STOs have been gaining momentum since the end of the ICO boom of 2017 and are believed by many to become the iteration of capital raising.
In this article, we will explore the legal standing of STOs, the general sentiment expressed towards this new fundraising model and how the STO landscape may look in the future.
ICOs Versus STOs
In March 2019, consultancy firm PwC published a study in which they delve into the state of blockchain-backed fundraising models. In the paper, tilted 4th ICO/STO Report, PwC detailed a number of findings pertaining to the STO and ICO fundraising models.
While ICOs and STOs may appear to be similar to the untrained eye because of their blockchain-backed nature, there are a number of fundamental differences which provide STOs with an upper hand in terms of investor protections.
The study notes this characteristic stating: “Security Token Offerings (STO’s) are not fundamentally different from ICO’s, but a more mature and regulated form, as the underlying tokens provide different financial rights, including dividends or shares.”
The name STOs (Security Token Offerings) comes from the fact that the digital assets being purchased by investors are financial securities. As a result, they fall under the jurisdiction of regulators. In contrast, typical ICOs involve investors purchasing digital assets which they believe will grow in value. The decision to invest in an ICO is driven by the potential for future profits if/when the digital asset grows in value.
While STOs provide investors with greater control, which can include ownership rights, they also come with the features which were introduced by their predecessor, the ICO. The ICO model was groundbreaking because it allowed regular people to participate in investment opportunities which would be out of reach in the traditional financial sector due to regulatory constraints. In the same vein, while STOs are more regulated, they are still more accessible for regular investors as opposed to many traditional investment opportunities.
For many, STOs represent the logical evolution of the ICO model. In the ICO craze of 2017, investors were defrauded of their money in the millions. Unscrupulous parties took advantage of the attention the model was receiving in mainstream media as well as the largely unregulated nature of the sector to swindle people, especially those who were new to the cryptocurrency and blockchain sector.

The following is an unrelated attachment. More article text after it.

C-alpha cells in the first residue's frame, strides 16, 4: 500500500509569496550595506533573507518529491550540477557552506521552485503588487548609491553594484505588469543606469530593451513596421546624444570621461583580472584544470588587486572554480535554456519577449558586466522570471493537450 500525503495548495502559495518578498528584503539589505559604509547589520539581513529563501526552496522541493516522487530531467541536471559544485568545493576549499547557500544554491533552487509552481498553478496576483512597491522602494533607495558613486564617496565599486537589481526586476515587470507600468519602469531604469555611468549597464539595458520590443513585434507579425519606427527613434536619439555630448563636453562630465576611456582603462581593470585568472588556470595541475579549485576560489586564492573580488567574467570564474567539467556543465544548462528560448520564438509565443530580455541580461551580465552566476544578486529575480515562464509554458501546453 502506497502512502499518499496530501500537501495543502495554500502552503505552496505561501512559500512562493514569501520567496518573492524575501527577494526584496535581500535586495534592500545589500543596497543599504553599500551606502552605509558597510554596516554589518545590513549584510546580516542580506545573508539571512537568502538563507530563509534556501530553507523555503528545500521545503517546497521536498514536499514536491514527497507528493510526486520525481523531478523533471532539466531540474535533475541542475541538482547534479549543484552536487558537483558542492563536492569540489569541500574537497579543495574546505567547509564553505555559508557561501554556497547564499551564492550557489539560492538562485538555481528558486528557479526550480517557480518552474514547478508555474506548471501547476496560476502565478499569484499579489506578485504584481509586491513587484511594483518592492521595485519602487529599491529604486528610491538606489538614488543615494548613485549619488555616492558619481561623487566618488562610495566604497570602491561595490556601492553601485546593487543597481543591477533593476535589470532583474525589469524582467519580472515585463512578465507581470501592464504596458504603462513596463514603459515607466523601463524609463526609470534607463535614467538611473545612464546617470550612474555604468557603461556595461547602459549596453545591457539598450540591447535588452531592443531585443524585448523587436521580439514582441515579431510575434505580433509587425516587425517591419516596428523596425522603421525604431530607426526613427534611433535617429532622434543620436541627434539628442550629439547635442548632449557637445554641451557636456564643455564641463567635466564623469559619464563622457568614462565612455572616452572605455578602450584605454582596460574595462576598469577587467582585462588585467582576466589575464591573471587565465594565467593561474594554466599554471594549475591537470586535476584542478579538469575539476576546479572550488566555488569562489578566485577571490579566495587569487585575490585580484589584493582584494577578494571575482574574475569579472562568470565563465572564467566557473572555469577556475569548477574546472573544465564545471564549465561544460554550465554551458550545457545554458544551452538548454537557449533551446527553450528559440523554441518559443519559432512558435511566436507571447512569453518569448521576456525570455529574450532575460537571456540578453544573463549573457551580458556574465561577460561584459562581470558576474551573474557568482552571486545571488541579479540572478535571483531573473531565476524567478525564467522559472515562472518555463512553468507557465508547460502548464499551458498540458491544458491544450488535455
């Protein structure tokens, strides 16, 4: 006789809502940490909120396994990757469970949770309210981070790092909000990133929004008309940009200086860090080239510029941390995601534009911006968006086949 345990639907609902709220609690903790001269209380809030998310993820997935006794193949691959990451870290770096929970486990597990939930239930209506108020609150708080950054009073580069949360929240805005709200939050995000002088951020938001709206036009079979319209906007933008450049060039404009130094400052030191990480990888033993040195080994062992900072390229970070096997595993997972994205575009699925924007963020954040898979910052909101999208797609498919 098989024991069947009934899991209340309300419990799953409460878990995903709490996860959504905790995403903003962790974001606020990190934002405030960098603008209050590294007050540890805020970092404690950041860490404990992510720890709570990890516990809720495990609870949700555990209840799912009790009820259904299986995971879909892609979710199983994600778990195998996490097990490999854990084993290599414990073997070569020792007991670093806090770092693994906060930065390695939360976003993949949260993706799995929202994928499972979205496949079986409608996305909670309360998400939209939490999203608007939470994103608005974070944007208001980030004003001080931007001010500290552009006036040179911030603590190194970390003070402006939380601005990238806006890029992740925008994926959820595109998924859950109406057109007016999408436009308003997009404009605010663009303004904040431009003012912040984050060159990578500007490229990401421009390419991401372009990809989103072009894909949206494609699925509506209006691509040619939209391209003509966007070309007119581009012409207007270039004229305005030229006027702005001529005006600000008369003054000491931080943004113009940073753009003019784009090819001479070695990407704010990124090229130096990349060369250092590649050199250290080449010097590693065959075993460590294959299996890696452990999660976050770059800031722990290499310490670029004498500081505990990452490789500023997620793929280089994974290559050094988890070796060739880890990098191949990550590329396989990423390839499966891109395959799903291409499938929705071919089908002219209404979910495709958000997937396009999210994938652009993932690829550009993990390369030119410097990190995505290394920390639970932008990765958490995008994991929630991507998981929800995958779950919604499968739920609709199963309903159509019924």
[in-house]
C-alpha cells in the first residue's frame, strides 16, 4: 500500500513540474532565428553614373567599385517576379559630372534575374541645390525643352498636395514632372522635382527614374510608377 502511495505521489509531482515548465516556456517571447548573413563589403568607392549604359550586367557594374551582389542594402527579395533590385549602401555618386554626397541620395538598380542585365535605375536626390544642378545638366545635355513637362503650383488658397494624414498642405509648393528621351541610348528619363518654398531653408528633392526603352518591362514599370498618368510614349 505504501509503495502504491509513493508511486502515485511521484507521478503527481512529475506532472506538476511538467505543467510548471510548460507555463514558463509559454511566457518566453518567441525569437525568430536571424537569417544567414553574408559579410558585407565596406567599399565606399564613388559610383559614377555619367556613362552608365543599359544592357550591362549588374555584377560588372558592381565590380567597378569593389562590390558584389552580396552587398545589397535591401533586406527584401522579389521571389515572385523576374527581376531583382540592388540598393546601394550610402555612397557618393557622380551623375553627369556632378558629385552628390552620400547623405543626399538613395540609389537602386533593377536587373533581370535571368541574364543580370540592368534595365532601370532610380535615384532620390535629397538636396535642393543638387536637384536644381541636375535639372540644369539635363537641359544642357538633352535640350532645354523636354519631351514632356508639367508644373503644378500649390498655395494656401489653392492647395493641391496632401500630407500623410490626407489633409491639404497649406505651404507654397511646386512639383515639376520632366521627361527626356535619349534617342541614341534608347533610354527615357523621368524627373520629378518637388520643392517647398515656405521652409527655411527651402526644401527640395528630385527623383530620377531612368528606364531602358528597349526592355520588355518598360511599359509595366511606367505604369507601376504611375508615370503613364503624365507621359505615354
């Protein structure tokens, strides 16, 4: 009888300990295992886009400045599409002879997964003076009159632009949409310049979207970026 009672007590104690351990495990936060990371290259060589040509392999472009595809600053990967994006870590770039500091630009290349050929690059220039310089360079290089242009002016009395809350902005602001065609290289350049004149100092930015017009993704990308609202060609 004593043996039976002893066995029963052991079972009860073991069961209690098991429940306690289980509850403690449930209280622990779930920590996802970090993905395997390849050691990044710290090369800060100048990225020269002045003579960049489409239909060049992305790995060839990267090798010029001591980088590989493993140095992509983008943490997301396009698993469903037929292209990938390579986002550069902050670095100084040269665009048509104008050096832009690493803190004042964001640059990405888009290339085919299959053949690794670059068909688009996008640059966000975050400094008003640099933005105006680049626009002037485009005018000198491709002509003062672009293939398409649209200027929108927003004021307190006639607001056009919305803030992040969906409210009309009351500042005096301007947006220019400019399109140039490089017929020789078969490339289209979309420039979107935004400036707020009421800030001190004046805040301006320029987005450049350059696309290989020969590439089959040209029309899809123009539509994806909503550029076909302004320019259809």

The Head of Blockchain EMEA at PwC Strategy, Daniel Diemers, encapsulates the general sentiment of the sector as well as would be investors towards a model with more protections in place. Diemers said: “The trend demonstrates that from an investment strategy perspective, ICOs or STOs remain attractive to investors for venture capital financing. However, there is a process of rethinking in favor of more security and transparency for investors.”
The Facts And Figures
The first STOs were seen in 2017, following increased SEC scrutiny on the sector. According to PwC, the first two STOs cumulatively raised about $22 million. In the next year, 2018, STOs grew in popularity for startups looking to fund their endeavors while staying within the bounds of the law as 28 STOs were offered. The 28 projects raised $442 million cumulatively.
An important note to point out is that the biggest STO to date also ranks in the top ICOs of all time. A subsidiary of Overstock.com, the tZero STO raised $134 million in 2018 and is among the top 15 ICOs.
PwC believes that the STO model is likely to witness further growth with time stating: “In 2019 and 2020, further growth is expected, as the adaption of funding methods will increase.”
The Regulatory Environment Across the World
In Switzerland, a global leader in financial markets, the regulatory body FINMA has defined digital assets and classified them into three classes. These are asset tokens, utility tokens, and payment tokens. Therefore, any project with an asset token is considered an STO and must fulfill the requirements set forth by the regulator.
Similarly, Estonia also classifies digital assets into three types. The regulatory body, (EFSA), provides three categories namely: donations, utility tokens, and finally security tokens. If an investor receives ownership rights in the issuing company or the token is connected to any profits made by the project, the digital asset is considered a security.
In the United States of America, the Securities & Exchange Commission (SEC) considers most digital assets floated in ICOs to be securities, with the exception of cryptocurrencies. Furthermore, the SEC chairman has said that all digital assets except bitcoin and ether are securities.
The European nation of Liechtenstein has also enacted regulations to govern blockchain-backed fundraising. In its Blockchain Law, launched early 2019 the nation’s authority on financial matters, the FMA, will provide guidance to startups holding token based crowd sales. According to PwC, FMA “is said to closely interact with companies planning an STO.”
Lastly, BaFin, the financial regulator in Germany generally considers digital currencies as financial instruments. BaFin approved the country’s first STO in early 2019.
For many, the rise of STOs is a move in the right direction as it is likely to influence the growth of the sector by attracting a significant number of investors to the industry, especially since there are rights protected by the law.
“The report [PwC] highlights the increase in the tokenization of assets […] and also illustrates the steadily evolving global regulatory landscape, developments that will advance the mainstream adoption of digital assets.”